In 1892 the possibility of a Labor-Populist alliance circulated. Populist orators like Mary Lease sought to build ties between the Farmer’s Alliance and the labor movement by mobilizing farmers to send wheat and corn to striking workers at Carnegie’s Homestead mill. Top labor leaders like Samuel Gompers did not respond to Lease’s and other Populist leaders’ overtures. Gompers’s opposition to labor support for Populism was part of his broader reluctance to entangle the labor movement in any political alliance or in political action at all. Despite Gompers’s opposition, the 1892 AFL convention did endorse the Populist calls for initiative, referendum, and government ownership of the telephone and telegraph system as well as a campaign to increase trade unions’ political activities. In 1896 there was renewed pressure for the AFL to endorse the combined Democratic-Populist ticket headed by William Jennings Bryan. Gompers sought to meet that pressure with this circular to “affiliated unions,” which argued against allying with the Populist Party.
We will soon be in the throes of a political campaign. The passions of men will be sought to be aroused, their prejudices and supposed ignorance played upon and brought into action. The partisan zealot, the political mounteback, the statesman for revenue only, as well as the effervescent, bucolic political party, cure-all sophist and fakir, will be rampant. The dear workingman and his interests will be the theme of all alike, who really seek party advantage and success, though civilization fall, labor be crushed and relapse into barbarism be the result.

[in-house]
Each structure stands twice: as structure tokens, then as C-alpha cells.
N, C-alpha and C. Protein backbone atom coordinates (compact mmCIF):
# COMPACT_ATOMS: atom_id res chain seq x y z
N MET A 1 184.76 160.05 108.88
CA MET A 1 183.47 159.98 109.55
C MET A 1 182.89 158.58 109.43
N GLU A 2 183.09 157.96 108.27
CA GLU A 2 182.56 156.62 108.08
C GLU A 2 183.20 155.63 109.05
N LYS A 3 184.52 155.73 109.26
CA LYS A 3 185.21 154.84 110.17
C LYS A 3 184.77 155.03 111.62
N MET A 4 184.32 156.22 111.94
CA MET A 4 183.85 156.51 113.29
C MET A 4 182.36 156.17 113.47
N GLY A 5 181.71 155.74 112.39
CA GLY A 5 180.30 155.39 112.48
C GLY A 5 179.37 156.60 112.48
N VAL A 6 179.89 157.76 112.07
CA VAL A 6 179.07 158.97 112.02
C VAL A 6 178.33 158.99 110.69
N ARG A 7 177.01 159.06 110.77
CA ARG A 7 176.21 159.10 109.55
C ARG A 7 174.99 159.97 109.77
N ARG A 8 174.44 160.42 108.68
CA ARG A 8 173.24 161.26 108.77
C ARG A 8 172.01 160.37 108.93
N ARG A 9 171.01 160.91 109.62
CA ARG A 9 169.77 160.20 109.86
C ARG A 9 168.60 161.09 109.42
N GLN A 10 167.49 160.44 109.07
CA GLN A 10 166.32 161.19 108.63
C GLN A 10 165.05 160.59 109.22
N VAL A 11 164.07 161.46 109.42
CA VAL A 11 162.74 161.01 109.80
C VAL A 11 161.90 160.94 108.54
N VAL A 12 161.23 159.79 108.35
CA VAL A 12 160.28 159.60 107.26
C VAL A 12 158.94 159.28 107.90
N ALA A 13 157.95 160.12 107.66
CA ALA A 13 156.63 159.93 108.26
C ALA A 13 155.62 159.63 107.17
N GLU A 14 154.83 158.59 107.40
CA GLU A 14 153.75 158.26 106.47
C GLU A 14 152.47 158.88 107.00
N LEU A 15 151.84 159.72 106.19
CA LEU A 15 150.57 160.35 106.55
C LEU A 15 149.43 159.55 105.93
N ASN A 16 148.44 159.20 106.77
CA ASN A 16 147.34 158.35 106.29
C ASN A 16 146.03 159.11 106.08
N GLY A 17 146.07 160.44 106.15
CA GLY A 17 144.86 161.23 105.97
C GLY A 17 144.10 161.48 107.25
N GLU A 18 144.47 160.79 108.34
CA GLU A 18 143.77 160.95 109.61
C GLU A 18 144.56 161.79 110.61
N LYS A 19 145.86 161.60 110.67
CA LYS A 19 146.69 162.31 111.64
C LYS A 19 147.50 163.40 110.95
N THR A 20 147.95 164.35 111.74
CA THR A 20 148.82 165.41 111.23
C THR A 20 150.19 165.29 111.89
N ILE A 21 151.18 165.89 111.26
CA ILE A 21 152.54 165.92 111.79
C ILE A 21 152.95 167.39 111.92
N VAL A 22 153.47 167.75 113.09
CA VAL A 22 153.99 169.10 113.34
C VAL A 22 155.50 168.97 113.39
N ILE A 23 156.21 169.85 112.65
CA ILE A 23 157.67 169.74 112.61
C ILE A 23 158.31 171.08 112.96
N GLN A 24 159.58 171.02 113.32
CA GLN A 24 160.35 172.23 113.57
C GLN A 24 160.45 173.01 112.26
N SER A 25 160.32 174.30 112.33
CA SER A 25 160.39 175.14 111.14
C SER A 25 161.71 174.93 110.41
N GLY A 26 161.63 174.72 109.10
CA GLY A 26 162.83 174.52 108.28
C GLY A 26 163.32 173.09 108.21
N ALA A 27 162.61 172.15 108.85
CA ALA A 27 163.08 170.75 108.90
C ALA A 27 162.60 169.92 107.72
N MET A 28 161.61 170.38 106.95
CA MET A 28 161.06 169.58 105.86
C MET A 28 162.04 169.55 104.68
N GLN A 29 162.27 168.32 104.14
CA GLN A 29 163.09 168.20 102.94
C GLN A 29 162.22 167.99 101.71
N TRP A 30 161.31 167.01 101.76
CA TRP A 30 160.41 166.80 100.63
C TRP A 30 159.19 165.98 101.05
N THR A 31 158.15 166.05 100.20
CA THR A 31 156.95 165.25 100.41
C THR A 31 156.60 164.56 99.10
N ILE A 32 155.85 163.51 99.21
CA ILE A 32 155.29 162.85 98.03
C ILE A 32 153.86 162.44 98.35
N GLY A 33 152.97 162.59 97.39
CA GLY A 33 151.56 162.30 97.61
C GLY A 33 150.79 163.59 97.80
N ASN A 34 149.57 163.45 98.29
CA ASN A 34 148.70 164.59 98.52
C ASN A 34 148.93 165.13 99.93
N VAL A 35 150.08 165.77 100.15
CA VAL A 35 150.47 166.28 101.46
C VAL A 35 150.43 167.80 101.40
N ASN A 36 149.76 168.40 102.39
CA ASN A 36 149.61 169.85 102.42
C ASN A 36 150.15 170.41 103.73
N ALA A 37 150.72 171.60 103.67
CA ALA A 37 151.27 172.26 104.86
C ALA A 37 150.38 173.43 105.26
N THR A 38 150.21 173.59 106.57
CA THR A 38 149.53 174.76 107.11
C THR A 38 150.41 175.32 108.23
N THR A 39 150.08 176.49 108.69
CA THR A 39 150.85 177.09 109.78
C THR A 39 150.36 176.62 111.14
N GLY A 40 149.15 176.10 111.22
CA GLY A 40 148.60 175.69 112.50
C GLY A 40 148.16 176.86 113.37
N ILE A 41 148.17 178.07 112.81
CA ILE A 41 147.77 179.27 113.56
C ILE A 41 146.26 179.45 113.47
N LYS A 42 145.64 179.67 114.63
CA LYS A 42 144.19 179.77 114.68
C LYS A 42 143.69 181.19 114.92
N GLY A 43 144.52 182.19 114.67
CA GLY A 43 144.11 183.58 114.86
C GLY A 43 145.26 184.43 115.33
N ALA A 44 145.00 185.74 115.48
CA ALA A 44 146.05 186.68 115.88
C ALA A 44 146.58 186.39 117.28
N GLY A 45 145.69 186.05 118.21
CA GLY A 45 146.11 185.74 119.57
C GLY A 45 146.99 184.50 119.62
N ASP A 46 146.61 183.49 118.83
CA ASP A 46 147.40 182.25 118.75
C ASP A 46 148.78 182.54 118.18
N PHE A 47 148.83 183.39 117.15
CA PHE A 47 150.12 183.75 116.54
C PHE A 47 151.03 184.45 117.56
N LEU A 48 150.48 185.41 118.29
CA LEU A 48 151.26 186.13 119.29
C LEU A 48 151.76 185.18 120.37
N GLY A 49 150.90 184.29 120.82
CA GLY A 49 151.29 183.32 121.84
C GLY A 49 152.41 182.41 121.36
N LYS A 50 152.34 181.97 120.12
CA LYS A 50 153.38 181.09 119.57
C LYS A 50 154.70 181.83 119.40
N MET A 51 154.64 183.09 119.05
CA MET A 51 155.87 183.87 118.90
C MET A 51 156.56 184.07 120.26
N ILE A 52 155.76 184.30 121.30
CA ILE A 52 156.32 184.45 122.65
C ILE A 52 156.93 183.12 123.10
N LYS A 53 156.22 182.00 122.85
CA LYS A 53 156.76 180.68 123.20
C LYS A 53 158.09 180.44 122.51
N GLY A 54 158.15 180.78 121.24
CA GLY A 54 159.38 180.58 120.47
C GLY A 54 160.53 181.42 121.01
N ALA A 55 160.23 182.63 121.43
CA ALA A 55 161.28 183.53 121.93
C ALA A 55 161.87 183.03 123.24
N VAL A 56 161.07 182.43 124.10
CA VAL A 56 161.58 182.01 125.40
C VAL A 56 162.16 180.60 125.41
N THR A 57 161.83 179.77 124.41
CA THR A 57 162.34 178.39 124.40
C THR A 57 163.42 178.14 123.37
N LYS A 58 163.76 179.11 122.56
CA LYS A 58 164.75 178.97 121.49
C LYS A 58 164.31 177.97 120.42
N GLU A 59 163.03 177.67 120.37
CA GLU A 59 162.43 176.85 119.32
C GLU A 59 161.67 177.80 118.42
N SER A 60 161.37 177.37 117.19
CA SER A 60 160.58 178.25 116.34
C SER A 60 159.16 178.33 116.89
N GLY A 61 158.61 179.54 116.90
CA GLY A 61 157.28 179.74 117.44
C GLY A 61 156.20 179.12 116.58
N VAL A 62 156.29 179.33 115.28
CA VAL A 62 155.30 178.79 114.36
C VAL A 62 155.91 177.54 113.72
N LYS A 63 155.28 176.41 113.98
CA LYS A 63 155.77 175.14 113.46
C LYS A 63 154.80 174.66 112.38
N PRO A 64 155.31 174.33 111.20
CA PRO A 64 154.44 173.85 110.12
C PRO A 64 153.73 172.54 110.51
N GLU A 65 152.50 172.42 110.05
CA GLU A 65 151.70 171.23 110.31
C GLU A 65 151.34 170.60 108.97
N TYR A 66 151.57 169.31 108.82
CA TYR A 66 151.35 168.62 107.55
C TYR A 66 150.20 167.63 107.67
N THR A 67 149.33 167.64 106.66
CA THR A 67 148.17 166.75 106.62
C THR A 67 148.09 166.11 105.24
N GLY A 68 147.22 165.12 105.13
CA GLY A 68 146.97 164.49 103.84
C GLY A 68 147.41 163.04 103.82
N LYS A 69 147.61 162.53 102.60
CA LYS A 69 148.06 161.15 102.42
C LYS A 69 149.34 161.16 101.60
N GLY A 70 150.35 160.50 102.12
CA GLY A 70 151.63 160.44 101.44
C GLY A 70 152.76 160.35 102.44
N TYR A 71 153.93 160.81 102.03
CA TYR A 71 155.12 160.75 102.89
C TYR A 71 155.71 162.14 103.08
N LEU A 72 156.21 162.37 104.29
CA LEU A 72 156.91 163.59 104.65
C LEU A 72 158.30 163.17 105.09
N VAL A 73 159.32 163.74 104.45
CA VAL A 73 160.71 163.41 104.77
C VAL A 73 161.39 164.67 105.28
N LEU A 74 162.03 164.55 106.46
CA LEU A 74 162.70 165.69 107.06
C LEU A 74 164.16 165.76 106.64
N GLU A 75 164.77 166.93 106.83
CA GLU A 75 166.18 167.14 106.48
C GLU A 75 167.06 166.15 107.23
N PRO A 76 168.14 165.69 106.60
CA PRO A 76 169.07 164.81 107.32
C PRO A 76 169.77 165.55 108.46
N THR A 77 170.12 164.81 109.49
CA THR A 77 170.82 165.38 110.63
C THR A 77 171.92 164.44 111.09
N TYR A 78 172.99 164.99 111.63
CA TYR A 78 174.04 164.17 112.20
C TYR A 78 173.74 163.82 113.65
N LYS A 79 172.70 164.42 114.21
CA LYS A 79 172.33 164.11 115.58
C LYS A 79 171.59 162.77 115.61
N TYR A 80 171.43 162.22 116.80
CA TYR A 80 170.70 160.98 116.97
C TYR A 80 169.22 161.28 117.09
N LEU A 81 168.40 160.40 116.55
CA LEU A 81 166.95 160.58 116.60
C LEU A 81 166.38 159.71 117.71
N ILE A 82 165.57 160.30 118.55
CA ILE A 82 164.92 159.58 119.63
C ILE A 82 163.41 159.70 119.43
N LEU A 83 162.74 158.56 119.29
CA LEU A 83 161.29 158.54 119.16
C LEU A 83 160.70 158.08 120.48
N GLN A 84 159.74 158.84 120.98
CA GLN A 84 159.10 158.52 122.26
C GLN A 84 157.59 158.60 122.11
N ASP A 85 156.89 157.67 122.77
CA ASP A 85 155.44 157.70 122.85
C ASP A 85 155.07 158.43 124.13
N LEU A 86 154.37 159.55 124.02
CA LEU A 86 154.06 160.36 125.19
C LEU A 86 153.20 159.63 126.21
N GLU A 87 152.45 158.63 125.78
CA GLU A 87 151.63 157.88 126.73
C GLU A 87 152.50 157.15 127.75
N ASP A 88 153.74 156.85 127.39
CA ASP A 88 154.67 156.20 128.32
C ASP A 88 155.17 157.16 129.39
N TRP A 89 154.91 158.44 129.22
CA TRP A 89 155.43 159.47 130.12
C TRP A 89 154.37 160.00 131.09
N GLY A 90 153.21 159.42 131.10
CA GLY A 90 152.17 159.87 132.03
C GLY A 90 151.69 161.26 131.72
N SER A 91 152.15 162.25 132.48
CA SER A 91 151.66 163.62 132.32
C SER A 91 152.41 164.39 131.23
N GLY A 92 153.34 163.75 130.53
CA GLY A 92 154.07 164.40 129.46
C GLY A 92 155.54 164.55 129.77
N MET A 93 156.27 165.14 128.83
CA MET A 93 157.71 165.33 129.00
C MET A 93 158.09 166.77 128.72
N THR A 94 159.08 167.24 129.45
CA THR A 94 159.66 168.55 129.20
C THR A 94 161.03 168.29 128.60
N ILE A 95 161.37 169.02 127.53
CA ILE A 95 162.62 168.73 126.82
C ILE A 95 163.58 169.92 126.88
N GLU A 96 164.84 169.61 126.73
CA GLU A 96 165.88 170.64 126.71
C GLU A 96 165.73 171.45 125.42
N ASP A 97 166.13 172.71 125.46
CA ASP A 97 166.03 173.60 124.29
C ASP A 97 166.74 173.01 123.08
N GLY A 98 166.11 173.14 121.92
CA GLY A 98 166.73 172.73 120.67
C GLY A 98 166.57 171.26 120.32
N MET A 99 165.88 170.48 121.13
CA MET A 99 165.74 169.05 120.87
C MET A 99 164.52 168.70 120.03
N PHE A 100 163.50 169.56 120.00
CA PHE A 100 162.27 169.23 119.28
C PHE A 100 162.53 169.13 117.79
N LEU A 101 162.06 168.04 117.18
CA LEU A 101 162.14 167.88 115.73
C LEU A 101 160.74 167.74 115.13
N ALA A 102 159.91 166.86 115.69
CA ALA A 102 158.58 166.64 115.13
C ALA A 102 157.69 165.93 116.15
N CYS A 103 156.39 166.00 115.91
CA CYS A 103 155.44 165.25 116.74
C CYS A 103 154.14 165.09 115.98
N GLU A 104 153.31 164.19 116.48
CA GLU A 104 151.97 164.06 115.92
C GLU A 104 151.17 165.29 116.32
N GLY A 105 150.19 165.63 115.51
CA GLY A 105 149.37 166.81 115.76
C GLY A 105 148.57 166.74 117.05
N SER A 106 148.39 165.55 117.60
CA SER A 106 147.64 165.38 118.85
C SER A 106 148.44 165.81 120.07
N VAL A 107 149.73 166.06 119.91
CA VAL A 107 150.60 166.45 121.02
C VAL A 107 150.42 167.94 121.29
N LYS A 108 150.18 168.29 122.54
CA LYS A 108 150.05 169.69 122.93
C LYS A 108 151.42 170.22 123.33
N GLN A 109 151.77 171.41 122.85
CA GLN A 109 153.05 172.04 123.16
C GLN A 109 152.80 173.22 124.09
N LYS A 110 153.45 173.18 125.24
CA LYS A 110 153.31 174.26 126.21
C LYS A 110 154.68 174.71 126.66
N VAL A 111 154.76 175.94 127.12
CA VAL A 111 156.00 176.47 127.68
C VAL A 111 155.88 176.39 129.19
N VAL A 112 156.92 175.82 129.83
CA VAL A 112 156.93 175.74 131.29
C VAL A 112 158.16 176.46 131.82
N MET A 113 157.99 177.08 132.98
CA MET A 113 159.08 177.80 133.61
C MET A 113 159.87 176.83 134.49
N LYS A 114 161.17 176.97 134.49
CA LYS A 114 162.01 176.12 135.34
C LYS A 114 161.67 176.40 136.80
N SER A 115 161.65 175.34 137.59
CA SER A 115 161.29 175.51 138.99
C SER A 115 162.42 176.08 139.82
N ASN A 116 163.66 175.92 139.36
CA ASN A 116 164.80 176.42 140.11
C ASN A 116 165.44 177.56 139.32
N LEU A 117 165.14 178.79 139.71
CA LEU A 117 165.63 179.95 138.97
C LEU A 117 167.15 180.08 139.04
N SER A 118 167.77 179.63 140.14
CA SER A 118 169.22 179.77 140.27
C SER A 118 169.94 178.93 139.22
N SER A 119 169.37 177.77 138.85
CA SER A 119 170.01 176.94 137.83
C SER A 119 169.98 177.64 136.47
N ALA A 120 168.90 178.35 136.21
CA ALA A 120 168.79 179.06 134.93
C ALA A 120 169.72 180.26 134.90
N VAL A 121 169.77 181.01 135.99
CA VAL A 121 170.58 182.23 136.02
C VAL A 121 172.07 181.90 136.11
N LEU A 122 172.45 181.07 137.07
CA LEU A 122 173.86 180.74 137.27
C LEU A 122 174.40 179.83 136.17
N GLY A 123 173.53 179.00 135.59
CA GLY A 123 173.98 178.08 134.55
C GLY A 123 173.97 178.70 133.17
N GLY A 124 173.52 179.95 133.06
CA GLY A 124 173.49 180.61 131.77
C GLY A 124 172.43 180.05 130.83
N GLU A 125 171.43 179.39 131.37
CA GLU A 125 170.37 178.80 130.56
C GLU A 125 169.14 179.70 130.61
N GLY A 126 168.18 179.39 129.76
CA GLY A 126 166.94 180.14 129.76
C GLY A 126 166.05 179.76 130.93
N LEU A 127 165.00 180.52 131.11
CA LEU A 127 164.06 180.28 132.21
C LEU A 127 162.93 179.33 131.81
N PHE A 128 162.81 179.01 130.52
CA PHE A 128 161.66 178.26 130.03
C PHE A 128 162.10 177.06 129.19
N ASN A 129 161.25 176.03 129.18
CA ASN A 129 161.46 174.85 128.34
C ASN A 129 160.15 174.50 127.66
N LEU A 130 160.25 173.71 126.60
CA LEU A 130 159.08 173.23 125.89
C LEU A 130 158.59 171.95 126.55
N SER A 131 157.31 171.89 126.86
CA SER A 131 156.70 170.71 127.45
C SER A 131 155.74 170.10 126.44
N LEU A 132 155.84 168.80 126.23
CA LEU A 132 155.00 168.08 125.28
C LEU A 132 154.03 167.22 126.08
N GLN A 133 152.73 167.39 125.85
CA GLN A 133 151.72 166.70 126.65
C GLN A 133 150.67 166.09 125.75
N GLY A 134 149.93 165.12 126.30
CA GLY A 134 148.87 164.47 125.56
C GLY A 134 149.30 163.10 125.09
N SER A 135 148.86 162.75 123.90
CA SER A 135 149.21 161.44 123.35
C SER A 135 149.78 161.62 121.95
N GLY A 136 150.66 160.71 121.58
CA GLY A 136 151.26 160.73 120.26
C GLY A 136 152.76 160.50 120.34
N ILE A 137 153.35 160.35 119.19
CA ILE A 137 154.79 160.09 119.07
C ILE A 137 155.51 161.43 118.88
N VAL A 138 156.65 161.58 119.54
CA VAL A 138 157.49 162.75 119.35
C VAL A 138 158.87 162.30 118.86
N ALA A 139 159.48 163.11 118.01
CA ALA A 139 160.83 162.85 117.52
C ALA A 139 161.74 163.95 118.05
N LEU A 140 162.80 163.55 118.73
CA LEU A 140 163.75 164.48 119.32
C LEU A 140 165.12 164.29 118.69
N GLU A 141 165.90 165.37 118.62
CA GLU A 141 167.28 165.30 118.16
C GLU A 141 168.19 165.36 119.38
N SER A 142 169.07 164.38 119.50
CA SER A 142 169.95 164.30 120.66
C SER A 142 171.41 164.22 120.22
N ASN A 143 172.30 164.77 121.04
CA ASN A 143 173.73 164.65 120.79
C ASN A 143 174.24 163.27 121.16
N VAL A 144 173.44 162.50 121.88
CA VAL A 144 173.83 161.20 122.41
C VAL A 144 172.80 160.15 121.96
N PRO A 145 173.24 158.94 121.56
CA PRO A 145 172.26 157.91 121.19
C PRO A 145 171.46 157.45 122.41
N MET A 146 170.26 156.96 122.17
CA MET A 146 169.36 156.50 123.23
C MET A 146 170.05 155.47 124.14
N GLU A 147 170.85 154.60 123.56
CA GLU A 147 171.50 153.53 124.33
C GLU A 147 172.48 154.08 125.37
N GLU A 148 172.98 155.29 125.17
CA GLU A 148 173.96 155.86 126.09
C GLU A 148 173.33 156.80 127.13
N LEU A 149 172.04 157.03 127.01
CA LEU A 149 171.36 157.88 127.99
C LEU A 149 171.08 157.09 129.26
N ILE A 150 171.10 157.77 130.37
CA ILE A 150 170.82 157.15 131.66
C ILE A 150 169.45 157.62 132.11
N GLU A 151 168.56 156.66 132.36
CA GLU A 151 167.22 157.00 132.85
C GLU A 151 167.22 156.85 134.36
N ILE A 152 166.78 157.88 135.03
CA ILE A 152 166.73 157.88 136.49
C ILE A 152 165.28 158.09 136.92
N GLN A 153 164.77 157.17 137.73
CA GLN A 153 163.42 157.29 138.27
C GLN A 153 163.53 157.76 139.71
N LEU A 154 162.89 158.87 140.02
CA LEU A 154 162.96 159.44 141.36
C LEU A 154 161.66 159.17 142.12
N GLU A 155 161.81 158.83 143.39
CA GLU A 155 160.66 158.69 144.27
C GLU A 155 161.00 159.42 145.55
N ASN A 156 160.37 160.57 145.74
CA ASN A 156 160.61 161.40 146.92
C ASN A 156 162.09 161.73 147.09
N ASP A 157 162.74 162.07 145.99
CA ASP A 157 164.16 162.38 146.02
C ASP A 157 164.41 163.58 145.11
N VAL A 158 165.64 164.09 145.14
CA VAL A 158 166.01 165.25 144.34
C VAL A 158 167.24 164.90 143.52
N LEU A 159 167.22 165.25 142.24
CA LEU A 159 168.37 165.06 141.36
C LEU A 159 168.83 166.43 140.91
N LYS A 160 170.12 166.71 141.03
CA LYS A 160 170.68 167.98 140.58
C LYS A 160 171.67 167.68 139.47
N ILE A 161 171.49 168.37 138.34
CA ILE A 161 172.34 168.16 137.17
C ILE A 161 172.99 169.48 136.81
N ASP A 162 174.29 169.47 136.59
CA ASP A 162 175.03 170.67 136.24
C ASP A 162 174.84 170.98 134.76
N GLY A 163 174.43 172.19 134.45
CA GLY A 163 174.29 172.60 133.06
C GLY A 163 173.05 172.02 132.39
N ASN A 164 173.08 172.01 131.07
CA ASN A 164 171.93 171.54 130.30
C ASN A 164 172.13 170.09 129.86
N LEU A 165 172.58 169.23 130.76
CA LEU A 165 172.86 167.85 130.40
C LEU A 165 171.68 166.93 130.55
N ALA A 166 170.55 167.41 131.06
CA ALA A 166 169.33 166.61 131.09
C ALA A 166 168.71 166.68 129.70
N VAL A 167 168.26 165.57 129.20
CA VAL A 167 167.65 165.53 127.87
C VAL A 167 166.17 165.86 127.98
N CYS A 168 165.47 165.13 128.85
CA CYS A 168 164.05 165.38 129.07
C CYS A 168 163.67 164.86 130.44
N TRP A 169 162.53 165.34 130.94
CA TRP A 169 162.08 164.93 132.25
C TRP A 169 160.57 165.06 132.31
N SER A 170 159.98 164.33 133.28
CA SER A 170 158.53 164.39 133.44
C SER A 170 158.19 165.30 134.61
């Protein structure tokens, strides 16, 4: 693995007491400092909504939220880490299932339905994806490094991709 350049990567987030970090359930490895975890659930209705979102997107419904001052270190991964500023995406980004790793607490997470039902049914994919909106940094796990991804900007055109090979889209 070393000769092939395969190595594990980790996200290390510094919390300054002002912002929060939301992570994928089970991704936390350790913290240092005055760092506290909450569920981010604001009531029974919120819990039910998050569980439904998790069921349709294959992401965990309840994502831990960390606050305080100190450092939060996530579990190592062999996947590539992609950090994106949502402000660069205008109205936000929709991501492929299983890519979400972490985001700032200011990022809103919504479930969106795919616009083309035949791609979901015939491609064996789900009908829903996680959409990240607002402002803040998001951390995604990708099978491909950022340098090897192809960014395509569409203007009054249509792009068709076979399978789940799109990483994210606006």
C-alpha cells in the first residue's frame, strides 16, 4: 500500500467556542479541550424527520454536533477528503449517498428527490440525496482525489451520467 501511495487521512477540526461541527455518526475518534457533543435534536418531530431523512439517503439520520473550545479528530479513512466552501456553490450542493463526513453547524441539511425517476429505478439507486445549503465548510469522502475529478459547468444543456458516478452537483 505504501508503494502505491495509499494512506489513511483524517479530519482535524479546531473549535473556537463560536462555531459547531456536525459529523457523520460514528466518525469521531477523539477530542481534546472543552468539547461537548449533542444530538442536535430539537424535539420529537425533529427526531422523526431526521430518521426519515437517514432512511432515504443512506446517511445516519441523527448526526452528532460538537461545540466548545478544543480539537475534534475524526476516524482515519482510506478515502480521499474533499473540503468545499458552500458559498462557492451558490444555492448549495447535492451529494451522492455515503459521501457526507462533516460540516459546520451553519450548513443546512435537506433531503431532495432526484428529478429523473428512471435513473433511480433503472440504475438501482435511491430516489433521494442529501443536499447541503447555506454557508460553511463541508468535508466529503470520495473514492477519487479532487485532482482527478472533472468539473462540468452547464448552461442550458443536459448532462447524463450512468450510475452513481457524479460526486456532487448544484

We are on the eve of events which will place our members, our unions and our entire movement to a most critical test, a test which may mean either a partial dissolution of our organizations, or their growth, extension and development. It is because of the great trust committed to my care that a timely word of advice and warning is given lest our members be taken unawares, fail to profit by the experience of labor organizations which have weathered the storms, and those others whose only evidence of former greatness or existence are their epitaphs folly, blunders, calamities. “Learn to see in another’s calamity the ills which you should avoid” is a maxim which Syrus declared more than nineteen hundred years ago; and it is as applicable to our times as it was when first penned.
Whatever labor secures now or secured in the past is due to the efforts of the workers themselves in their own organizations—the trades unions on trade union lines, on trade union action. When in previous years the workers were either unorganized or poorly organized, the political trickster scarcely ever have a second thought to the dear workingman and his interests. During the periods of fair or blossoming organization the political soothsayers attempted by cajolery and baiting to work their influence into the labor organizations; to commit them to either party or the other.